Uncleared fuel loads could cause fire to devastate timber plantations boffin warns
Fri, 18th February '11
Wildfire could devastate pine plantations in South Africa as high fuel loads accumulate, according to a paper to be presented at an international fire conference in South Africa in May.
And plantation owners are putting their staff and fire fighters at risk, should they not take action to reduce the hazard.
These are some of the key findings in research that will be presented at the Wildfire 2011 conference, which will be held in Sun City, South Africa, from May 9 – 13, 2011.
The conference is the hottest event on the international fire fighting calendar. The theme this year will be “Living with Fire – Addressing Global Change through Integrated Fire Management.” The conference is organised by AfriFireNet, the sub-Saharan wildland fire network, and funded by the South African government. It has the backing of the United Nations’ International Strategy for Disaster Reduction and the Food and Agricultural Organisation.
The paper on wildfire risk in pine plantations will be presented by Ben Bothma, Fire Risk Manager for Komatiland Forests, and Mike Cantelo, International Fire Operations Manager for Working on Fire. They recommend controlled fires, lit from both the ground and air, as the most efficient and cost-effective way of reducing forest fuel loads.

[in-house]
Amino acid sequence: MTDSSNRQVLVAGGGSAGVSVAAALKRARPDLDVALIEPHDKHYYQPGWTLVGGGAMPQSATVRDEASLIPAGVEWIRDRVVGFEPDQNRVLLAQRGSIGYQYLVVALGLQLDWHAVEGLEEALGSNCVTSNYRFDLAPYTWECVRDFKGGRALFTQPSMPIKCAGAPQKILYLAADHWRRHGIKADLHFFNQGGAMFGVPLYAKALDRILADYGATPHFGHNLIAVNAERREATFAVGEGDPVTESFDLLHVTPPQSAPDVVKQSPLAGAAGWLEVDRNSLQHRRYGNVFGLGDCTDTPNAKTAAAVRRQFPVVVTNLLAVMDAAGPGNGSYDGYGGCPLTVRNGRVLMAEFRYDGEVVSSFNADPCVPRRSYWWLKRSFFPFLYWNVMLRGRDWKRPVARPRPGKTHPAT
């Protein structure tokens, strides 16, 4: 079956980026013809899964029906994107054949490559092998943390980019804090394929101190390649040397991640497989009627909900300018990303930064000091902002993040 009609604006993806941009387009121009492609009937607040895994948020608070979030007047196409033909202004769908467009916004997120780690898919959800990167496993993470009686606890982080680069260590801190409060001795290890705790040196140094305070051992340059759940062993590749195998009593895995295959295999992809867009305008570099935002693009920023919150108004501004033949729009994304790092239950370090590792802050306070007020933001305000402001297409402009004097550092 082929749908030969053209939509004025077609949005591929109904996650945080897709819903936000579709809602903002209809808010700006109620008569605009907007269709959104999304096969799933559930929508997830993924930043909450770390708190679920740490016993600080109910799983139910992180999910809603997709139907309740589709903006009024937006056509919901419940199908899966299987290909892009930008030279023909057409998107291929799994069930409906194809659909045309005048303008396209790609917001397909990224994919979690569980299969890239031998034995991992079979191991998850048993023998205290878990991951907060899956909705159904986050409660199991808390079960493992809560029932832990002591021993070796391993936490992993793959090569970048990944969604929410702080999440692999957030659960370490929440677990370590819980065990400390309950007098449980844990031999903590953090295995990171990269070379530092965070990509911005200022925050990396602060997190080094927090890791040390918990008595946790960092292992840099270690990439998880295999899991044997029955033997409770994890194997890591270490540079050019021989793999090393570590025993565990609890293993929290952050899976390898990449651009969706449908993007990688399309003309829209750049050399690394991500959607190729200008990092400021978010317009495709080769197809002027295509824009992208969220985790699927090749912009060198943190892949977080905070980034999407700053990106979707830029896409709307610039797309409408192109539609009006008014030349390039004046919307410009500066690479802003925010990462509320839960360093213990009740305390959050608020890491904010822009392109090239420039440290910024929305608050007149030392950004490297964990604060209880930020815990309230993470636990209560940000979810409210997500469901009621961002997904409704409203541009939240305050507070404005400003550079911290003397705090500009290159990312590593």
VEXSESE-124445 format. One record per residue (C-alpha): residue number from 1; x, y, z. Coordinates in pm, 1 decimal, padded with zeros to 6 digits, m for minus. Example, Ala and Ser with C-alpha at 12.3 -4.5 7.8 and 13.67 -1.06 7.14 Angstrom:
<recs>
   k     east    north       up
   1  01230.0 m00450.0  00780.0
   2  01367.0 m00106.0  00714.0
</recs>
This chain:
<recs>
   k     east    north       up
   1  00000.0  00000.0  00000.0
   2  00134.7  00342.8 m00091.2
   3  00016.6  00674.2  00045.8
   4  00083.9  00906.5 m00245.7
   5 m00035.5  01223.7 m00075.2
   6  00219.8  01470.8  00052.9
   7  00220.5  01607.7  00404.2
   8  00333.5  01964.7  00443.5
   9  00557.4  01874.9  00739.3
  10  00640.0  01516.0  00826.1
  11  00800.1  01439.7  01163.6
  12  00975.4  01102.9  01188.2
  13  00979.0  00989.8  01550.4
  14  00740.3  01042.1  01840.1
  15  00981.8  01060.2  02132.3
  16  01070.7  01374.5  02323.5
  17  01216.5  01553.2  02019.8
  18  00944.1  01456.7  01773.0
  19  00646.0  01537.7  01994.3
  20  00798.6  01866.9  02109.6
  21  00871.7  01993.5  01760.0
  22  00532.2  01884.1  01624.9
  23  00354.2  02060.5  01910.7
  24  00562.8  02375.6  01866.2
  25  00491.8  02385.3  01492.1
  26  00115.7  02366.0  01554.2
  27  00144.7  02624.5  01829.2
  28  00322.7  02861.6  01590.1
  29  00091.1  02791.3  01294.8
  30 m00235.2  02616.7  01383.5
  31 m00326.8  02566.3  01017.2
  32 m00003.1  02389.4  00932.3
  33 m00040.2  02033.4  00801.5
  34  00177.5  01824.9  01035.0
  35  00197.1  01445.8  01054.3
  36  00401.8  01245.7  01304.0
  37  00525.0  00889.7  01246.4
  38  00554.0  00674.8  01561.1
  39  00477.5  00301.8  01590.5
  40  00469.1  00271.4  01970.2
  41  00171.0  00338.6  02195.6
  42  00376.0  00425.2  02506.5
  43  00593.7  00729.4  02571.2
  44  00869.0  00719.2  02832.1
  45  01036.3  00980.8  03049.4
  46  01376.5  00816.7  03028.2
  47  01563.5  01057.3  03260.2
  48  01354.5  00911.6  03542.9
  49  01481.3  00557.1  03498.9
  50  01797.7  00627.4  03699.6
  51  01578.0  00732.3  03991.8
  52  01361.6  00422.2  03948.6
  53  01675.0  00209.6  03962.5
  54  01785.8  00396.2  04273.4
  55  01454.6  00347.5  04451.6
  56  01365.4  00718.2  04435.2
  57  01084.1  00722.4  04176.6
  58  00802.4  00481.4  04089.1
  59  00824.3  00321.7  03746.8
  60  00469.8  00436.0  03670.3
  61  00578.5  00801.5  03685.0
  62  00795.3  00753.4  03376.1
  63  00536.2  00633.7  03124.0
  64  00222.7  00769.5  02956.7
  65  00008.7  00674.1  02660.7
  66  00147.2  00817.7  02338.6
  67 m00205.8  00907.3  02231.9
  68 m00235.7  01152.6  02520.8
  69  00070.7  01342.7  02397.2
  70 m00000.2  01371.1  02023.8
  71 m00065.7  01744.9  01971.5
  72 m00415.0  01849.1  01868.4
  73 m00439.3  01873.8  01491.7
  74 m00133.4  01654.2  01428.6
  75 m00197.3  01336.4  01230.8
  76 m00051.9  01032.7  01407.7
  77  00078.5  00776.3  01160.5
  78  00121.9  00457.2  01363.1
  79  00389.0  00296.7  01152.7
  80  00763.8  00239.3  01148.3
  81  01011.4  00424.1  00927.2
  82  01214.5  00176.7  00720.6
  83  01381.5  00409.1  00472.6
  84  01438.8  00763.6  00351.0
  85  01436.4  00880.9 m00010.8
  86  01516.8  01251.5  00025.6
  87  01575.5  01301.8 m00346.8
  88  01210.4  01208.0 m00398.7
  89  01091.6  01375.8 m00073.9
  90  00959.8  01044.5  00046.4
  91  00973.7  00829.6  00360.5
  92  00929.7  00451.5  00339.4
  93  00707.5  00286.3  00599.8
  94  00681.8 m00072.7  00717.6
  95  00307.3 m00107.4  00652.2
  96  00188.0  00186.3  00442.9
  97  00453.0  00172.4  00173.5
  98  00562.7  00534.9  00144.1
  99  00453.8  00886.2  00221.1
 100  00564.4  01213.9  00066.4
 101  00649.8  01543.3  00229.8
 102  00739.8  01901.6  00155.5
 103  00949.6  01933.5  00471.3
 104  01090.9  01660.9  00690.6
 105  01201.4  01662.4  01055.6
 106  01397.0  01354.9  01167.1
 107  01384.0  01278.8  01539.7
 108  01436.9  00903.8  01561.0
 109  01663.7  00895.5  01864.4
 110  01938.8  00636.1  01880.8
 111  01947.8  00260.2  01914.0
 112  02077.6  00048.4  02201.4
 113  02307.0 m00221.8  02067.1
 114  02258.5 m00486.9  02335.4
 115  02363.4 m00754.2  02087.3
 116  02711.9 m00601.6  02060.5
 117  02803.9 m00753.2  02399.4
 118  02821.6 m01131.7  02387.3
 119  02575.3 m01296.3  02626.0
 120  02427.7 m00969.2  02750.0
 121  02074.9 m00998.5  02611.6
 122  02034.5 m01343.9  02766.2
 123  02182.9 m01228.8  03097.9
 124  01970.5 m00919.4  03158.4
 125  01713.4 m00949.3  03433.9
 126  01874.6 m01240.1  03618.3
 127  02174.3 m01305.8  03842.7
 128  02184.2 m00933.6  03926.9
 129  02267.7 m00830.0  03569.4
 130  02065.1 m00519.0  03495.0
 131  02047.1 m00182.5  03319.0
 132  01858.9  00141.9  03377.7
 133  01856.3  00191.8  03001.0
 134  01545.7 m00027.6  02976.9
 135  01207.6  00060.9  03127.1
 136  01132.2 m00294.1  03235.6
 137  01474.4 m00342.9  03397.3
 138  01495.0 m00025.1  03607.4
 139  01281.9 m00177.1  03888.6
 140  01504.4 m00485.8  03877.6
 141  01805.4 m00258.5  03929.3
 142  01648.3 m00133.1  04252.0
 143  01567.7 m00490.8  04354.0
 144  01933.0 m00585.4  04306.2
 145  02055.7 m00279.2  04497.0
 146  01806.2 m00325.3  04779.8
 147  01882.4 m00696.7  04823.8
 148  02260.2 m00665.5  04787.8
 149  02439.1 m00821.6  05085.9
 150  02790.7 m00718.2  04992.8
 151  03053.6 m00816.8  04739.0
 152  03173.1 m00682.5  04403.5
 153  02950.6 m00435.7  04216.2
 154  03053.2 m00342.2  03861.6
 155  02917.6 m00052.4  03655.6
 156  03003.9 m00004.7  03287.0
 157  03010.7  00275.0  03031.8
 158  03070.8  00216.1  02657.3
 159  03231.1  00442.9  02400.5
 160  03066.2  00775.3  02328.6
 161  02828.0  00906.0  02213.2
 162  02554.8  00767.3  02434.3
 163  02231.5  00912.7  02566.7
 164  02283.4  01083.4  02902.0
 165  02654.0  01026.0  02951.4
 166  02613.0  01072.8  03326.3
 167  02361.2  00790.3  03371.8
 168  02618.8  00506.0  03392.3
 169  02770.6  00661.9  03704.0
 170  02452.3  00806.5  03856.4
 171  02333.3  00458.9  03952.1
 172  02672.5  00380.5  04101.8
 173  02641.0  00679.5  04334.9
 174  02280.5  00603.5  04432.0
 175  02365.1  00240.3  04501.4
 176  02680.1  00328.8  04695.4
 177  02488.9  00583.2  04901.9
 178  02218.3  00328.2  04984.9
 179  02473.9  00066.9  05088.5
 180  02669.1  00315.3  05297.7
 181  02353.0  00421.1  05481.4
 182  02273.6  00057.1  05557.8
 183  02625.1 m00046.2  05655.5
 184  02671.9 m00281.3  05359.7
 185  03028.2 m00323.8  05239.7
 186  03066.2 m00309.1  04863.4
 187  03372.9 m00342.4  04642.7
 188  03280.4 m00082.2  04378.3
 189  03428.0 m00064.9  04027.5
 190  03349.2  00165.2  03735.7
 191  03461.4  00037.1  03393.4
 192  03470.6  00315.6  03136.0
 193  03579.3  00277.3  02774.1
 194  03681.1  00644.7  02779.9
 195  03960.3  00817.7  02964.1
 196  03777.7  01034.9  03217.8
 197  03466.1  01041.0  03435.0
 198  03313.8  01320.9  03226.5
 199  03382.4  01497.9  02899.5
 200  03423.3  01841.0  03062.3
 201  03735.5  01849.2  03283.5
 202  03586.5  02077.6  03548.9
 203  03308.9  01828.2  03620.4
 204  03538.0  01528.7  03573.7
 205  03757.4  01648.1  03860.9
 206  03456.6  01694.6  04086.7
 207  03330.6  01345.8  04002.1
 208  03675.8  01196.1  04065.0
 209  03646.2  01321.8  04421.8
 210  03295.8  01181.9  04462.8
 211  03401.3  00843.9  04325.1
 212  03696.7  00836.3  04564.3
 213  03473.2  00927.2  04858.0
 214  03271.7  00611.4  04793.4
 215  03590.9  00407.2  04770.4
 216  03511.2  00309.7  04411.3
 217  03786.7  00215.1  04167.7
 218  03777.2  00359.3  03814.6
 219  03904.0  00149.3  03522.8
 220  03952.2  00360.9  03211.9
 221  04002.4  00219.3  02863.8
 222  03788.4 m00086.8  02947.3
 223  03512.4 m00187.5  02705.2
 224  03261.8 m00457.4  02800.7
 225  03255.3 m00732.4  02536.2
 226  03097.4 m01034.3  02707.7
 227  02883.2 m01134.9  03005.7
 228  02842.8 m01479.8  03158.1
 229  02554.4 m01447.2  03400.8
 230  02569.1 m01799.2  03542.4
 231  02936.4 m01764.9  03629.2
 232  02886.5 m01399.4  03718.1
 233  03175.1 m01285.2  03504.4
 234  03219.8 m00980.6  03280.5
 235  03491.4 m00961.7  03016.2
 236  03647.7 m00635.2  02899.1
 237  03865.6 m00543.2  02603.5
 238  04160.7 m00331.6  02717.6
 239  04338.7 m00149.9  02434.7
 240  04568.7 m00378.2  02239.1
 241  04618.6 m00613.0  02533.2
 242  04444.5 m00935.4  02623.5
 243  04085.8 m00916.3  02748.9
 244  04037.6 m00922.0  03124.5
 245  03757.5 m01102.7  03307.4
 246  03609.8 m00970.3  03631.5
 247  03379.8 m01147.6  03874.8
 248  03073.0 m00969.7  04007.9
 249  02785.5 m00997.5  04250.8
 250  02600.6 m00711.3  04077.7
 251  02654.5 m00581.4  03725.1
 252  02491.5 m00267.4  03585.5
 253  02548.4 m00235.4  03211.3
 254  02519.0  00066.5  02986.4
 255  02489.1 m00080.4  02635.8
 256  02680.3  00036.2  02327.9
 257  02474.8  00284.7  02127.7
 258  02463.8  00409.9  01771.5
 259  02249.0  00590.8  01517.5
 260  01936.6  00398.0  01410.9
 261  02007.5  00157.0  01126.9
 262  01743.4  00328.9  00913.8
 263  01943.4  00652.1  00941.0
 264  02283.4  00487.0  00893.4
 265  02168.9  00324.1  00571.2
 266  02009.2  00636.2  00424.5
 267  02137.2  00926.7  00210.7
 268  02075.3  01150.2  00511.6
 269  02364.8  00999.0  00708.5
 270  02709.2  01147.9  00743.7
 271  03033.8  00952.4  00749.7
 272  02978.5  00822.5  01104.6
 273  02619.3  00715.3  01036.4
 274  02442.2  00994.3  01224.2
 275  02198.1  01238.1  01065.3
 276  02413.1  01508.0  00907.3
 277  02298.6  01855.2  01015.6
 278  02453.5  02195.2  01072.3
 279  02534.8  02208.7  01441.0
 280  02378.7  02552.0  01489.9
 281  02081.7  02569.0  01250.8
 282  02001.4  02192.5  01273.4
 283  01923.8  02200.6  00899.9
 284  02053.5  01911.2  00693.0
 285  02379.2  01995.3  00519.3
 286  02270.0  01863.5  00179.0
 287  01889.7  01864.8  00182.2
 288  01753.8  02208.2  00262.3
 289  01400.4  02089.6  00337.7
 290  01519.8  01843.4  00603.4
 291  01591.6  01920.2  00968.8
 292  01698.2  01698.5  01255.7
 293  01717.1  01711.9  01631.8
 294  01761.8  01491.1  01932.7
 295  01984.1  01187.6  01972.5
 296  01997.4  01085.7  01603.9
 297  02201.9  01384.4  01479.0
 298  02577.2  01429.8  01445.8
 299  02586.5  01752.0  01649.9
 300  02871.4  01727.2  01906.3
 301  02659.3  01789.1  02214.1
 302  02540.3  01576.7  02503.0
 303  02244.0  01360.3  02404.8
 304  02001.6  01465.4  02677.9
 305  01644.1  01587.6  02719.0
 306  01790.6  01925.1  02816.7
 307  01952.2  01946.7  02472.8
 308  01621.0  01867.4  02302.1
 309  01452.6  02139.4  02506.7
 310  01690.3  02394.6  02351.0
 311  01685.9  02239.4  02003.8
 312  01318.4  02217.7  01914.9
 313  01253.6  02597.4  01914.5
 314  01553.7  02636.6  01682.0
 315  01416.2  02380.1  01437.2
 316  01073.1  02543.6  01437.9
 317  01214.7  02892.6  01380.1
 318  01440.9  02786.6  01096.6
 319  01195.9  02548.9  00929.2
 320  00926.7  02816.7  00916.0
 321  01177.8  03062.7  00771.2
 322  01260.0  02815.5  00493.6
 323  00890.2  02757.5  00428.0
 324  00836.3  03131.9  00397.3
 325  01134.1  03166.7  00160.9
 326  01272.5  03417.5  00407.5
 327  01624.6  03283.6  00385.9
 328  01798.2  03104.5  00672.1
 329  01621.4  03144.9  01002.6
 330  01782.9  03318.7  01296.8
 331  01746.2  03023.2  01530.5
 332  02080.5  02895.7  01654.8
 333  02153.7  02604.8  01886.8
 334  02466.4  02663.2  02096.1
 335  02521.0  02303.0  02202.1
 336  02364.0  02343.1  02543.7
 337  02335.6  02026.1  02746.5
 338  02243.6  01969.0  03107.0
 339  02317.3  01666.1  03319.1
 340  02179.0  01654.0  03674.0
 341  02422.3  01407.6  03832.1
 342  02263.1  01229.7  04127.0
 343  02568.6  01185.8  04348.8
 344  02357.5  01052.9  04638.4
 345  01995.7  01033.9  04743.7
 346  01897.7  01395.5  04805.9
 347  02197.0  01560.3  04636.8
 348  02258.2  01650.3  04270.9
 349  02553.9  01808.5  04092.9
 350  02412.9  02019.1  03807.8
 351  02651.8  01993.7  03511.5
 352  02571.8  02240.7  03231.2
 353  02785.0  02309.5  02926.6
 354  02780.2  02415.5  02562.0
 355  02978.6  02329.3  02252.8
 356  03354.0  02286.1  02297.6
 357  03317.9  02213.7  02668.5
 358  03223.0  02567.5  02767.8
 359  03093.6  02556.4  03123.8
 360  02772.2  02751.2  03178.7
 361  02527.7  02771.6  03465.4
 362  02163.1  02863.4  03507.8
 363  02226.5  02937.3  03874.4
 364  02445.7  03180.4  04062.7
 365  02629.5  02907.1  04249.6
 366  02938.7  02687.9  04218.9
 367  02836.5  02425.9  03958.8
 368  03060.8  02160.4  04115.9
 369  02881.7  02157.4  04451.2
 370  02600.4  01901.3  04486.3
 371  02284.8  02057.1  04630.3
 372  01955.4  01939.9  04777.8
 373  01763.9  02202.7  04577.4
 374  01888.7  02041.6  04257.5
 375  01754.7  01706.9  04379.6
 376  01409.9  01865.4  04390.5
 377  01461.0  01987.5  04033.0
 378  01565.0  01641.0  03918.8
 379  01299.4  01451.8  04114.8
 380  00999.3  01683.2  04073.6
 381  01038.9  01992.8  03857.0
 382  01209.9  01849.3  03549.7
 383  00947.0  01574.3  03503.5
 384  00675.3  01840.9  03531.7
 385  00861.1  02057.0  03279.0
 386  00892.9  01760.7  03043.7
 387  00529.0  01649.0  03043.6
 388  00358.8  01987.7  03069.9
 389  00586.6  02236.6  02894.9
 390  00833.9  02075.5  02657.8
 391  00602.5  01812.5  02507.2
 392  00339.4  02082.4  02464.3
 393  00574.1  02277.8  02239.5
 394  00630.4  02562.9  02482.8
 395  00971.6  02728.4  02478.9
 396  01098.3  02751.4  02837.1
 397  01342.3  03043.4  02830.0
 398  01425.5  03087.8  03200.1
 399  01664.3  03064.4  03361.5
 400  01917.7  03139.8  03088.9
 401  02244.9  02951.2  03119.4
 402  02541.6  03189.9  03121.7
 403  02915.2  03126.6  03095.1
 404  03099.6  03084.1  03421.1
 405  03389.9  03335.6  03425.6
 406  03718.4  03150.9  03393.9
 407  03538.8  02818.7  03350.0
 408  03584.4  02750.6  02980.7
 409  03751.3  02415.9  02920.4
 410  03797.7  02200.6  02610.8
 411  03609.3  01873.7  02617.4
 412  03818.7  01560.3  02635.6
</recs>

“Uncontrolled fire is the single biggest risk to the pine plantations around the globe,” they write in their conference paper abstract. “It is the one risk factor that cannot be predicted, or fully prepared for.
“At some stage in a plantation’s life, it will be subjected to wildfire, and possibly destruction. This is happening regularly, as the increase in rural subdivisions and rural expansion has resulted in a greater number of people and facilities being located close to plantations. More people and property are now exposed to the risk of fire.”
Fallen needles and thinned-out branches accumulate as pine plantations increase in value, they say. “Any uncontrolled fires in these plantations in even mild conditions will result in mass death to the growing stock, and put the community and firefighters at risk of injury.”
The wildfire risk of each plantation should be evaluated, and prescribed burns should take place under the forest canopy along buffer zones up to 1km wide, the researchers say. Komatiland Forest has conducted prescribe burns of about 30 000ha over the past three years, most of it by manual ignition.
One team of five people can burn up to 80ha per day, but aerial ignition increases this dramatically, to 1000ha per day. “By combining these two methods, the fire practitioner can guarantee to complete his burning schedule successfully,” they say.
“The additional spinoffs, like increase in mushroom growth and reduced use of herbicides, are positive and add value to the property.”
Issued by HWB Communications Pty Ltd on behalf of Wildfire 2011
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